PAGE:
The state of Louisiana is known for Cajun food and Zydeco music, but Louisiana casinos are helping to add to the state’s reputation. Louisiana casinos stretch from north to south and run east to west in the state. Louisiana became the fourth state to approve riverboat gambling casinos in 1991. The next year, Louisiana approved one land-based casino to be located in New Orleans. Louisiana is also home to three land-based Indian casinos. Visitors to Louisiana are in for a one-of-a-kind experience, and Louisiana casinos are a great way to begin a trip to the state.
Northern Louisiana casinos include Casino Magic, Horseshoe, Isle of Capri, and Harrah’s Louisiana Downs in Bossier City. Shreveport is home to Sam’s Town, and Hollywood Casino. Visit Shreveport on Memorial Day weekend and take part in Mudbug Madness, a festival featuring Creole cuisine, local crafts, and great music.
Paragon Casino is located in central Louisiana in the city of Marksville and is one of the three Indian casinos. Marksville is situated in Avoyelles Parish, which has plenty of historical landmarks like an ancient Indian mound and some Civil War battle sites.
South Louisiana casinos are Harrah’s, Isle of Capri, L’auberge du lac in Lake Charles, Grand Casino Coushatta in Kinder, and Cypress Bayou Casino in Charenton. There are two casinos located in Baton Rouge: The Argosy and Casino Rouge. Coushatta and Cypress Bayou Casinos are the other two land-based Indian casinos in Louisiana. Baton Rouge is the capitol city of Louisiana. Guests can find plenty of entertainment, from swamp tours to art exhibits.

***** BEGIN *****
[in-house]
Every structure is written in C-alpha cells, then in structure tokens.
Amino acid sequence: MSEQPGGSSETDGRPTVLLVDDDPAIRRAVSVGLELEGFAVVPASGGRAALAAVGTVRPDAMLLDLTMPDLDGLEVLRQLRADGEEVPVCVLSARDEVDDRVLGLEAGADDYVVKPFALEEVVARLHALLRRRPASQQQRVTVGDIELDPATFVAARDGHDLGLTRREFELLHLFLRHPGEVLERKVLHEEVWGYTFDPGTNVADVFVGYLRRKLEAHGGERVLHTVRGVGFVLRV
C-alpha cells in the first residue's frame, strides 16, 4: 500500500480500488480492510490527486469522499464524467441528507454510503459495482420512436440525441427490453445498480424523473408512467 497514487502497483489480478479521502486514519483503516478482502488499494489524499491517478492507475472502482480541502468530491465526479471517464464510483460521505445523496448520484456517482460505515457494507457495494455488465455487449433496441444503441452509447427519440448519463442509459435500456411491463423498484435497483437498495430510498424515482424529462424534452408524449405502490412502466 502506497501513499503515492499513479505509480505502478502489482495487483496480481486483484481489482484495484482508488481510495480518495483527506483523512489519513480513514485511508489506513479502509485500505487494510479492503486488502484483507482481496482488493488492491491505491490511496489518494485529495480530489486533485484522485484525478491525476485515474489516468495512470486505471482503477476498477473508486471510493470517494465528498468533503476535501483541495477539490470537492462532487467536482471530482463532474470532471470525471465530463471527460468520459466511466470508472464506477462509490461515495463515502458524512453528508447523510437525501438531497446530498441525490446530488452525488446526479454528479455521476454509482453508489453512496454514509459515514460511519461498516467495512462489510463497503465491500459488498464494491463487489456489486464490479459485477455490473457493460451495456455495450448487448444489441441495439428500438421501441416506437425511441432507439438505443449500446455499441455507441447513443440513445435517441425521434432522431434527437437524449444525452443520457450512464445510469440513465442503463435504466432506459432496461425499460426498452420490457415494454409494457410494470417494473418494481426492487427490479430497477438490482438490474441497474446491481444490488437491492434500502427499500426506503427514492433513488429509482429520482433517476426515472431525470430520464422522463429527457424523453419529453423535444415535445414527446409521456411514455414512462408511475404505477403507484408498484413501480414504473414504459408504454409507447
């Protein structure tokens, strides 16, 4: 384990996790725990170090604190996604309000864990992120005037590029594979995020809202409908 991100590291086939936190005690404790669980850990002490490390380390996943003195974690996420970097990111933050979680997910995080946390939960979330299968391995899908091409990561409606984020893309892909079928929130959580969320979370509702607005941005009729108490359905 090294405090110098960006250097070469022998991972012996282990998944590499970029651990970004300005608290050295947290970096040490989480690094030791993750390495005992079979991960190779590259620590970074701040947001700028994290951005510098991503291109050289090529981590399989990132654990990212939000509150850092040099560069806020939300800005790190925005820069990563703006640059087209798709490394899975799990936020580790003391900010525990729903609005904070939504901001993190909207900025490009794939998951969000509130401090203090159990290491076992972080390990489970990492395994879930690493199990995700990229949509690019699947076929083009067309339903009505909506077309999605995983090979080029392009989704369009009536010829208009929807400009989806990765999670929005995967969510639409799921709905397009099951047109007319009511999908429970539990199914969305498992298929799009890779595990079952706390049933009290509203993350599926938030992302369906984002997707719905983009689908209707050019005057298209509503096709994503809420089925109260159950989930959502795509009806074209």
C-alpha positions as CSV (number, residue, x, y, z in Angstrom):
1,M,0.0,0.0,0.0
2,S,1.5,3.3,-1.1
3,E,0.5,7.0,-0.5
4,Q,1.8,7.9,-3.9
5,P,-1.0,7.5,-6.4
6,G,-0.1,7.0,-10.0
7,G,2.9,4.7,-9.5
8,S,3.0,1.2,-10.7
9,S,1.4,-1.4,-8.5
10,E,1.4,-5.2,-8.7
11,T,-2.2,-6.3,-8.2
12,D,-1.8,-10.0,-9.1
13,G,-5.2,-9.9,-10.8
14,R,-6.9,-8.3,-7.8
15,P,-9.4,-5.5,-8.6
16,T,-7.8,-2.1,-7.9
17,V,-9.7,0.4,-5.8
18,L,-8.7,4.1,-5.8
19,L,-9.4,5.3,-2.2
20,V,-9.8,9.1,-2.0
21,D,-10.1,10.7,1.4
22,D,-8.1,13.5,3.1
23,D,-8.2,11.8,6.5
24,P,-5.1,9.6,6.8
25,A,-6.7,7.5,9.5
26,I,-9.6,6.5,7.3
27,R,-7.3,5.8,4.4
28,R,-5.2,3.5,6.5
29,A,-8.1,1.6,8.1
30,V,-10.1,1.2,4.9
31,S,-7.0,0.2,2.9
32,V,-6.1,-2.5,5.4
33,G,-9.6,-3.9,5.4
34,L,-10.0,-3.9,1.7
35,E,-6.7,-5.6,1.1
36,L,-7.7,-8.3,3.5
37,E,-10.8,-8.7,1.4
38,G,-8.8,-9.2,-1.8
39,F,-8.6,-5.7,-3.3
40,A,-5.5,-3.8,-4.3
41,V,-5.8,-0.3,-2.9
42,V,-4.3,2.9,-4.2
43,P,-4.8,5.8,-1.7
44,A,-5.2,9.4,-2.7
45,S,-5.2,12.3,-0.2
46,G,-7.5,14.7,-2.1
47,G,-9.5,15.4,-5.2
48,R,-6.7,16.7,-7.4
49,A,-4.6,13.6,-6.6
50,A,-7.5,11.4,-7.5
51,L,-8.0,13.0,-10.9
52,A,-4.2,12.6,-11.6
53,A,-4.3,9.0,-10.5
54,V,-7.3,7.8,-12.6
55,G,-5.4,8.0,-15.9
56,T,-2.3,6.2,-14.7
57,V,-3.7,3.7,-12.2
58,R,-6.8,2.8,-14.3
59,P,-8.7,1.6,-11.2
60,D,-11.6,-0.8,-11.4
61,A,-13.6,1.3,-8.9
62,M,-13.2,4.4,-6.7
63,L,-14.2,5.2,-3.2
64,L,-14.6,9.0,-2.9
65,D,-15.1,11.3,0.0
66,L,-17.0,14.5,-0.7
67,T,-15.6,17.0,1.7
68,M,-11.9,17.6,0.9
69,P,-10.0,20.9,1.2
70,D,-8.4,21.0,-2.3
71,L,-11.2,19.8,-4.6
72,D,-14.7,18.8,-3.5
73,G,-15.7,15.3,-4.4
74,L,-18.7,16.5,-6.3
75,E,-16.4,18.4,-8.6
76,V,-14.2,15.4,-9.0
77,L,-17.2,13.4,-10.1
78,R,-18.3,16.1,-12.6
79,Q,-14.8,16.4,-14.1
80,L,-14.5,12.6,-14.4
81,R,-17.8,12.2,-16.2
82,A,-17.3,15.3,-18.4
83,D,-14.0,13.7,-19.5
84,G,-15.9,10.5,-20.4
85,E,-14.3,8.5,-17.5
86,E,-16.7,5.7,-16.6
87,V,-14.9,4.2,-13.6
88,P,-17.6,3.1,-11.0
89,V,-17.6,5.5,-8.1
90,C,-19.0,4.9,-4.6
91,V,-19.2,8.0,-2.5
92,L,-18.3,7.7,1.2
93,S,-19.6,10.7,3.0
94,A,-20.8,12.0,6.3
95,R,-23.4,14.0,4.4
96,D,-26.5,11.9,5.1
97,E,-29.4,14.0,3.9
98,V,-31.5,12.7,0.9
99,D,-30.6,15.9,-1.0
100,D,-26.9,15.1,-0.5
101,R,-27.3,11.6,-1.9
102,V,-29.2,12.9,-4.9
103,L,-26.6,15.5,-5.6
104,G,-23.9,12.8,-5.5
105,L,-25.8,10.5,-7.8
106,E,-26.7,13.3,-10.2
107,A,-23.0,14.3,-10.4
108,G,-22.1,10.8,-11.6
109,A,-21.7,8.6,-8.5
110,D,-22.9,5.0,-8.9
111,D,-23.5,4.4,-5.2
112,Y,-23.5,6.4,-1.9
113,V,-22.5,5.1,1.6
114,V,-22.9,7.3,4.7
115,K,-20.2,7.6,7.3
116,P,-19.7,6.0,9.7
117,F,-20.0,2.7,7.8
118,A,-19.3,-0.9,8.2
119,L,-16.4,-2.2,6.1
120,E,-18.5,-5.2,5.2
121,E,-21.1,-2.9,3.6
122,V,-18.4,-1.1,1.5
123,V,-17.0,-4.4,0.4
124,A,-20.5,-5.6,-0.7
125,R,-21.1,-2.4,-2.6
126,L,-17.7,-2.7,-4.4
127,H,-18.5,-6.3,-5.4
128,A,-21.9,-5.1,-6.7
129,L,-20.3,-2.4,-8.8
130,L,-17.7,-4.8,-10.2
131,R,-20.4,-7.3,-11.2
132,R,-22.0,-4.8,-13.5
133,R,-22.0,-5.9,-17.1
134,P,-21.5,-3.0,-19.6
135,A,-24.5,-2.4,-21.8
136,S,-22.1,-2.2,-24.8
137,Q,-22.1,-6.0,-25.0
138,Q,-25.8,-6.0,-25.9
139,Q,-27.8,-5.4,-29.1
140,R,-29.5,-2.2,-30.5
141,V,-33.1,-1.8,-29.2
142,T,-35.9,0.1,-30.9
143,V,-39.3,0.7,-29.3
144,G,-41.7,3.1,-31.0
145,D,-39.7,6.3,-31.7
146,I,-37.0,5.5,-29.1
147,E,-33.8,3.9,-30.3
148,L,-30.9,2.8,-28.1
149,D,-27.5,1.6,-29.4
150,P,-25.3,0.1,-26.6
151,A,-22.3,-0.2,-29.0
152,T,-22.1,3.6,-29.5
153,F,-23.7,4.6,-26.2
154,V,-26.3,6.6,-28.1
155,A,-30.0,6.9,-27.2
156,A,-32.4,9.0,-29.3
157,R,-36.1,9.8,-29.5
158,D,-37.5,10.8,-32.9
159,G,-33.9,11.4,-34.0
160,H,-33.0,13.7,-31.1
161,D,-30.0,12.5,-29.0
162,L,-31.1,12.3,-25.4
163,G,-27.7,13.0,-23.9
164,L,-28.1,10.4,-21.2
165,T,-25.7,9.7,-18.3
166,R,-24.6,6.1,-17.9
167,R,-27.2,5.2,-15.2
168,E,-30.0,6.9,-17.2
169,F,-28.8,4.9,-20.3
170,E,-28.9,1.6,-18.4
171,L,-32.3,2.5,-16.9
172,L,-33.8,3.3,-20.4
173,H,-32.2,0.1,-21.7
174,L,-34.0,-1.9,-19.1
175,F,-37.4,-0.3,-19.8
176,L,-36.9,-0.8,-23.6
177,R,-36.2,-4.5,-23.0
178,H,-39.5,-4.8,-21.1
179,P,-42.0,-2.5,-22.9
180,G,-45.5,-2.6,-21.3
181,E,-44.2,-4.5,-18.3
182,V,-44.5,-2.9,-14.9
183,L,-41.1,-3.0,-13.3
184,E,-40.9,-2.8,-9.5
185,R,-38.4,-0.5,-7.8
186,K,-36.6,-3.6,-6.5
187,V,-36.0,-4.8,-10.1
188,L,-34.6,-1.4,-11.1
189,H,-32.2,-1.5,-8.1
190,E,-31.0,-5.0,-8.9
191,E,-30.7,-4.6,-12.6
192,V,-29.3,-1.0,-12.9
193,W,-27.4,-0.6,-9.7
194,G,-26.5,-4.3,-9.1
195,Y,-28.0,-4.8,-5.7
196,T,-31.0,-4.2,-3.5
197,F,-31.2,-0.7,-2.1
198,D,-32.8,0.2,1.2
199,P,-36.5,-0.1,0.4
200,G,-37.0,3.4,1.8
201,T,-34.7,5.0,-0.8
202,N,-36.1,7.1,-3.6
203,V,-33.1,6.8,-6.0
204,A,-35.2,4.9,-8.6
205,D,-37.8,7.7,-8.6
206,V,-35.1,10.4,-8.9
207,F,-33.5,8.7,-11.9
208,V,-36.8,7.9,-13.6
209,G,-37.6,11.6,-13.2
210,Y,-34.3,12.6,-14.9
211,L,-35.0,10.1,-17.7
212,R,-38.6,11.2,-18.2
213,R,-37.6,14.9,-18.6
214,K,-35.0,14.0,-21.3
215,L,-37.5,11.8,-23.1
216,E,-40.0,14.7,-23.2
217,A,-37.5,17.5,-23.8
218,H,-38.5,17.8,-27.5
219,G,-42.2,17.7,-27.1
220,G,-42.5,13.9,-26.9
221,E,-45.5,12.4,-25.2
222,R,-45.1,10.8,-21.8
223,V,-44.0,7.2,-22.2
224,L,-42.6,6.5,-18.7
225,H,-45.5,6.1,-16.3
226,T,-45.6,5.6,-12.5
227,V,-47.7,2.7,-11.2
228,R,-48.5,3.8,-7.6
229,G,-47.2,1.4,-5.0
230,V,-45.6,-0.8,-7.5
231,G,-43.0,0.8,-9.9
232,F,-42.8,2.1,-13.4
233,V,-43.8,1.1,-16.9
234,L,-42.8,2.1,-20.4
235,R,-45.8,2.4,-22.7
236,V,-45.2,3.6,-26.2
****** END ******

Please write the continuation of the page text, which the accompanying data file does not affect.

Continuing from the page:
The southeastern part of Louisiana has Boomtown in Harvey and Treasure Chest in Kenner. The two casinos in New Orleans, The Belle of Orleans and Harrah’s, have yet to reopen since Hurricane Katrina. Harrah’s casino plans to reopen February 17, 2006. This will be just in time for New Orleans’s ultimate party of the year, Mardi Gras. There is no official word yet when The Belle of Orleans will reopen. Rivertown in Kenner is located along the shores of the Mississippi River and is a great destination to take in the culture and history of Louisiana. This sixteen-block historic district is home to many museums and art galleries that give tourists a better education of the Pelican State.